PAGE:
With the rapid advances in technology that we are seeing on a daily basis, there is a clear disconnect when it comes to finding a meaningful way of incorporating these technologies into the classroom. We rely heavily on the technologies of yesterday -- whether it be the typewriter, the television, the calculator, or the computer, with little regard to what our current technology can provide.
If we look at our youngest generation, K-12 students, we see a perfect example of the impact these technologies could have on education. These children have grown up in the digital age, there is no need to adapt to continuing changes in technology as we have seen in previous generations, it has been fully integrated into their lives from birth. Children are able to use this new way of thinking to create, teach, learn, and communicate in ways that we might have previously thought impossible. Instead of leveraging this new found desire to see the world in a different way, current trends indicate that we are holding fast to the same tired ways of doing things because we fail to fully comprehend the actual value of change. Green and Hannon give us a perfect description of this “Children are establishing a relationship to knowledge gathering which is alien to their parents and teachers” (Green and Hannon 2007, p. 38).
With an overwhelming amount of evidence supporting the positive effects of using social media and new technology in the classroom, it is vital that we shift more of our efforts into making better use of these technologies.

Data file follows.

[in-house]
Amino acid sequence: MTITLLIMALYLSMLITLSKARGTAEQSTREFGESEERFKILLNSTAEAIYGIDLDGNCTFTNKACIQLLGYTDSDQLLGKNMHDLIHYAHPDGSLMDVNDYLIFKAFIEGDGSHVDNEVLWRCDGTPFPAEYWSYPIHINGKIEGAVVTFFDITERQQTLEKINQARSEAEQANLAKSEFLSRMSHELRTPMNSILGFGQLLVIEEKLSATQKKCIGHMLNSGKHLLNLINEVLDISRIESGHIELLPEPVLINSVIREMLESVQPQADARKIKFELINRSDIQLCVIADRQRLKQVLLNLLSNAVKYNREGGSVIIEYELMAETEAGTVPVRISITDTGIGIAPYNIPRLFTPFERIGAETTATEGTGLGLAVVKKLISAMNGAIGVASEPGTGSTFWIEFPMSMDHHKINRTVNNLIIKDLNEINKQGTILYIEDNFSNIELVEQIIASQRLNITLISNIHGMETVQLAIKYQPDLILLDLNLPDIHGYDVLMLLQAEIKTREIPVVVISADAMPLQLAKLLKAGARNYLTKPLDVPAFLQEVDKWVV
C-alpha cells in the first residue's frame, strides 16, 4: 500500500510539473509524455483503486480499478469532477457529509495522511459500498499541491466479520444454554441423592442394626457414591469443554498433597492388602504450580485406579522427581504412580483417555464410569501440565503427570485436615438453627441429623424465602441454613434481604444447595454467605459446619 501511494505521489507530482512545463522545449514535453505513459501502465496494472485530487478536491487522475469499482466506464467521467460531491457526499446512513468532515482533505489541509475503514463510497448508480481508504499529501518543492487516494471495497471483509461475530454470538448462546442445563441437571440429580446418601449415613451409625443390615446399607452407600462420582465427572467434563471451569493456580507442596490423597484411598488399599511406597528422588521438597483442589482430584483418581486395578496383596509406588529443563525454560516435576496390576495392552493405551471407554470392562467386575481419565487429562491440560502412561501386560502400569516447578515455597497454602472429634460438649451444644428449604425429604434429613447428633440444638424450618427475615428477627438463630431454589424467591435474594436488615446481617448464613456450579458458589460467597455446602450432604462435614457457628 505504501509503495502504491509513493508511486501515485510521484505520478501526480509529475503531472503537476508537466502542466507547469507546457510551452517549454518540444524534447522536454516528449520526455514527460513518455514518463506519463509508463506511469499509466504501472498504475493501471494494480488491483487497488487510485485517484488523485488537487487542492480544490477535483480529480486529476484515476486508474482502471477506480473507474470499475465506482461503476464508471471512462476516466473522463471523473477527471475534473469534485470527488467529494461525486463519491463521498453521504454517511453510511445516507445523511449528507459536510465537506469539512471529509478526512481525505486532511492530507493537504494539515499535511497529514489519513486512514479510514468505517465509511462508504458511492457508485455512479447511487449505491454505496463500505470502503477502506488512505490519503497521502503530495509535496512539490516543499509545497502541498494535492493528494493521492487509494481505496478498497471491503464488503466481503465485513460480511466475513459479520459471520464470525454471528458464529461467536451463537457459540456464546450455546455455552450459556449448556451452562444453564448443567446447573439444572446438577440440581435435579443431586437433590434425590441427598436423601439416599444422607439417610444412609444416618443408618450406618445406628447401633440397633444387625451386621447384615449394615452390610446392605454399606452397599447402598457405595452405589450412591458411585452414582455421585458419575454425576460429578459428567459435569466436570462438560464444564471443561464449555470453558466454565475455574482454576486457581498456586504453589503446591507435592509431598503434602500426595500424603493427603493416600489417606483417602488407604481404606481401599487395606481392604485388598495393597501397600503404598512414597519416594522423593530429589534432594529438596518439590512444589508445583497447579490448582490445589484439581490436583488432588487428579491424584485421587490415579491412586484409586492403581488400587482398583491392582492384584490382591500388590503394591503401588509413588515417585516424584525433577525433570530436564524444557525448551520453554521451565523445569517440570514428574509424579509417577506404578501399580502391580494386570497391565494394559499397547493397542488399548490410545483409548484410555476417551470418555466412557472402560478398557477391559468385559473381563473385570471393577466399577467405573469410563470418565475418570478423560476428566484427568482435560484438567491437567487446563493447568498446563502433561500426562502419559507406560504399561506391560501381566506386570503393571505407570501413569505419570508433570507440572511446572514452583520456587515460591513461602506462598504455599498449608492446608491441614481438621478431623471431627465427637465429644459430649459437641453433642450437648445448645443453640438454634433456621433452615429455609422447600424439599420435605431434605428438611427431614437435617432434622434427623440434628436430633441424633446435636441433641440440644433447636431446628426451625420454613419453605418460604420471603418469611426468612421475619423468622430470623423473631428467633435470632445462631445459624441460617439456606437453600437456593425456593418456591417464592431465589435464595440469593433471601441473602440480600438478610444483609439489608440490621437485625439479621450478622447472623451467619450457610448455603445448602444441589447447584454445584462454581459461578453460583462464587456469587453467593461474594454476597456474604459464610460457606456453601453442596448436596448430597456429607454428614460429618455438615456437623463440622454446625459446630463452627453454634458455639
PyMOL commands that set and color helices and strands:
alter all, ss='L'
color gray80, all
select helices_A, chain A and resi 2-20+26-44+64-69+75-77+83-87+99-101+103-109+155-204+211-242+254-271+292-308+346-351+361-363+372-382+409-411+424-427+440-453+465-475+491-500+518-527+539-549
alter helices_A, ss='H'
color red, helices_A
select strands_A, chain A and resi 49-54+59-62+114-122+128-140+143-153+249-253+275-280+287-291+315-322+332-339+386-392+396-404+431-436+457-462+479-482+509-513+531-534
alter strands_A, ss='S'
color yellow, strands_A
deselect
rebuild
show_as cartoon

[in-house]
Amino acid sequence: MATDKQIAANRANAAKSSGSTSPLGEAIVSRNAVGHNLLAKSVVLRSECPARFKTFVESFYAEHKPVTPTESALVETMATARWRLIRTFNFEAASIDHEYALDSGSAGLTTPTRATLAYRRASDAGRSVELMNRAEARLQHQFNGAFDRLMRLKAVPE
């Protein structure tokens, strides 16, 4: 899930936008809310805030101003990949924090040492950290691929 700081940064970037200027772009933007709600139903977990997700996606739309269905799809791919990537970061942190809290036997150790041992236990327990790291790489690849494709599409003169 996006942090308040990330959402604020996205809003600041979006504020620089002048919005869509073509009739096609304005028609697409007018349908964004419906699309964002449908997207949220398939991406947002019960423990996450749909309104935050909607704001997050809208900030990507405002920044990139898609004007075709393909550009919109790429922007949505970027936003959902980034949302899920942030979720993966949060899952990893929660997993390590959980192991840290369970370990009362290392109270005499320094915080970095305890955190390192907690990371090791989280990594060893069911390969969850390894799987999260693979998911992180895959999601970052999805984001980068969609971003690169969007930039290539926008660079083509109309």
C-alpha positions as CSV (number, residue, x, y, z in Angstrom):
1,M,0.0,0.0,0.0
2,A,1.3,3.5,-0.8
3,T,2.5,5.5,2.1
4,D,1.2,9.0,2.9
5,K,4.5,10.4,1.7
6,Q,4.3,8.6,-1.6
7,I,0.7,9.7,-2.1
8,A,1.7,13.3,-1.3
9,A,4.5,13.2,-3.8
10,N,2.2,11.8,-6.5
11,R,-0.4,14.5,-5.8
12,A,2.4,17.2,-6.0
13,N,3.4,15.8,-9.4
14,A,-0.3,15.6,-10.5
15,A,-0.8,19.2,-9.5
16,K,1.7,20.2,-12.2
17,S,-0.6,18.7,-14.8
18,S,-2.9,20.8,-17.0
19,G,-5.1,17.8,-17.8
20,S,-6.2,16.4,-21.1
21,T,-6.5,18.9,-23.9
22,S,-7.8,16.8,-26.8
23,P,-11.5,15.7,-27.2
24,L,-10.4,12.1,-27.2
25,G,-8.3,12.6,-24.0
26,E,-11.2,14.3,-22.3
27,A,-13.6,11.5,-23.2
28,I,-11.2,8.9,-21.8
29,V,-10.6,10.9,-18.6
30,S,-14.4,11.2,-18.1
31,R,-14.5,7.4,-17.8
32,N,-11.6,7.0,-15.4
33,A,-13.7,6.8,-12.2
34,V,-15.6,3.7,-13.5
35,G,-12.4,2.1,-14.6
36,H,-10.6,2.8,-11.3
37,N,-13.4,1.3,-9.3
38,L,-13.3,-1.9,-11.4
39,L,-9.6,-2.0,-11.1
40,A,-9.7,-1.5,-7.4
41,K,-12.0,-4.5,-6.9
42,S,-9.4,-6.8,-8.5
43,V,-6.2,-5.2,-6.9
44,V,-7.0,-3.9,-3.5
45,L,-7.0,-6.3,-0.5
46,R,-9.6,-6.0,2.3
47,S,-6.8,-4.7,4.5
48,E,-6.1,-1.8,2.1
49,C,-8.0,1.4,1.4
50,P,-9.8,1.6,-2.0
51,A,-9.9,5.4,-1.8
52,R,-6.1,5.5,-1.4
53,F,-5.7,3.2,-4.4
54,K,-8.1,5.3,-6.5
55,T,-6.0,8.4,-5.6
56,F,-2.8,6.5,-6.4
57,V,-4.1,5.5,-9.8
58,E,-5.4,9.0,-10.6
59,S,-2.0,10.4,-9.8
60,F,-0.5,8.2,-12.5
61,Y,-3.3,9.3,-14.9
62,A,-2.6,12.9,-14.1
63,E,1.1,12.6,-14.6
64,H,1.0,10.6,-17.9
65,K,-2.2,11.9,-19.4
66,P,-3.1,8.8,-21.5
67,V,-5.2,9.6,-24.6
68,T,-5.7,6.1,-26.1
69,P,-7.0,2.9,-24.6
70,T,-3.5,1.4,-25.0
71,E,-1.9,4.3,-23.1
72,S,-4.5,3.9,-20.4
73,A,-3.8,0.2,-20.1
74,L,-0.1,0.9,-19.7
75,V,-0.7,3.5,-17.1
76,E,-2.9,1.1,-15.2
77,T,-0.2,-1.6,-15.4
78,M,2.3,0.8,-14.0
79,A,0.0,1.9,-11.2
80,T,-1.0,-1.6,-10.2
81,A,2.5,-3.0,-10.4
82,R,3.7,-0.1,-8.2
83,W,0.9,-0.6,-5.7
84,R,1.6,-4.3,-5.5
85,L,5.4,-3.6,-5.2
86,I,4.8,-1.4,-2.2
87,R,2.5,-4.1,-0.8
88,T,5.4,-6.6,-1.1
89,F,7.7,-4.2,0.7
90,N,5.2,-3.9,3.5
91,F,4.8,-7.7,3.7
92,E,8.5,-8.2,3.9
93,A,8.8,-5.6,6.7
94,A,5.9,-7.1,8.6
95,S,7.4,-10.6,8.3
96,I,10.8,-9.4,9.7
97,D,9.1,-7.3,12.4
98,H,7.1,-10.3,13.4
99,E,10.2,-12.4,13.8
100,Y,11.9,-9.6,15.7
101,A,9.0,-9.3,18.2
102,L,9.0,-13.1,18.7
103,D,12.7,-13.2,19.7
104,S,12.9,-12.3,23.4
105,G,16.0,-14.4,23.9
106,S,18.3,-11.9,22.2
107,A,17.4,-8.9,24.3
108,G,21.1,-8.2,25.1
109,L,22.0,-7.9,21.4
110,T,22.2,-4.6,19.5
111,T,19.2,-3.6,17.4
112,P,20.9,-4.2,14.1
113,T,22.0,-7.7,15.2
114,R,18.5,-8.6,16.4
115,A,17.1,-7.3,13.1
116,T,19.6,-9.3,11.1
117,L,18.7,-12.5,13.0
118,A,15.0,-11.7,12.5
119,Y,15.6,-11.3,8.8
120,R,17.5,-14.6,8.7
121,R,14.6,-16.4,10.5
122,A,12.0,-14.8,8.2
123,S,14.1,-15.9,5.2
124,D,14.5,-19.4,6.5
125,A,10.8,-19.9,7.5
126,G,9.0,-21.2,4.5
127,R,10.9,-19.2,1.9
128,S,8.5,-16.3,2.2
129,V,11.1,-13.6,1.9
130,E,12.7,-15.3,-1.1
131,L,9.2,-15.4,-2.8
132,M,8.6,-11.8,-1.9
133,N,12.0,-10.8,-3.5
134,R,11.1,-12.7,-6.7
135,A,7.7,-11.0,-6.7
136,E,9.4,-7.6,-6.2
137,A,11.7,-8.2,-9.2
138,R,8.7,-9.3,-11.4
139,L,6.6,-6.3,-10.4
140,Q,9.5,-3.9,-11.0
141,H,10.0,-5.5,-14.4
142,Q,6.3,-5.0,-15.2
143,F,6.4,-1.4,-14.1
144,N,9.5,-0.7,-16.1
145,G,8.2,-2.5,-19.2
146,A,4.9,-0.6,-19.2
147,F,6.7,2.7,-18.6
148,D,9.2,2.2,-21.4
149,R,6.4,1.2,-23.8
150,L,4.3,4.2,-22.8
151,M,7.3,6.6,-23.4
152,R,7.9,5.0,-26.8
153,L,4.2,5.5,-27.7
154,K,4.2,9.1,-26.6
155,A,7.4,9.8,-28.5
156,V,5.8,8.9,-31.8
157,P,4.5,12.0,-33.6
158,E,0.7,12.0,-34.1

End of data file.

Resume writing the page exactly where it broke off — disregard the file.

The Case For Technology
Technology and teaching have the potential to have a very symbiotic relationship. Technology continues to push the boundaries of education, and provides us with new ways of le...
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Waxman, H.C., Len, M., & Michko, G. M. (2003). A meta-analysis of the effectiveness of teaching and learning with technology on student outcomes. North Central Regional Education Laboratory. Retrieved April 22, 2008, from http://www.ncrel.org/tech/effects2/waxman.pdf
Bos, C. S., & Vaughn, S. (1994). Strategies for teaching students with learning and behavioral problems (3rd ed.). Boston, MA: Allyn and Bacon.
Schacter, J. The Impact of Educational Technology on Student Achievement: What the Most Current Research Has to Say. Santa Monica, CA: Milken Exchange on Education Technology, 2001. Retrieved April 22, 2008, from http://www.mff.org/pubs/ME161.pdf
Bearison, D., & Dorval, B. (2002). Constructive features of collaborative cognition. In, Collaborative Cognition: Children Negotiating Ways of Knowing. 117-121.
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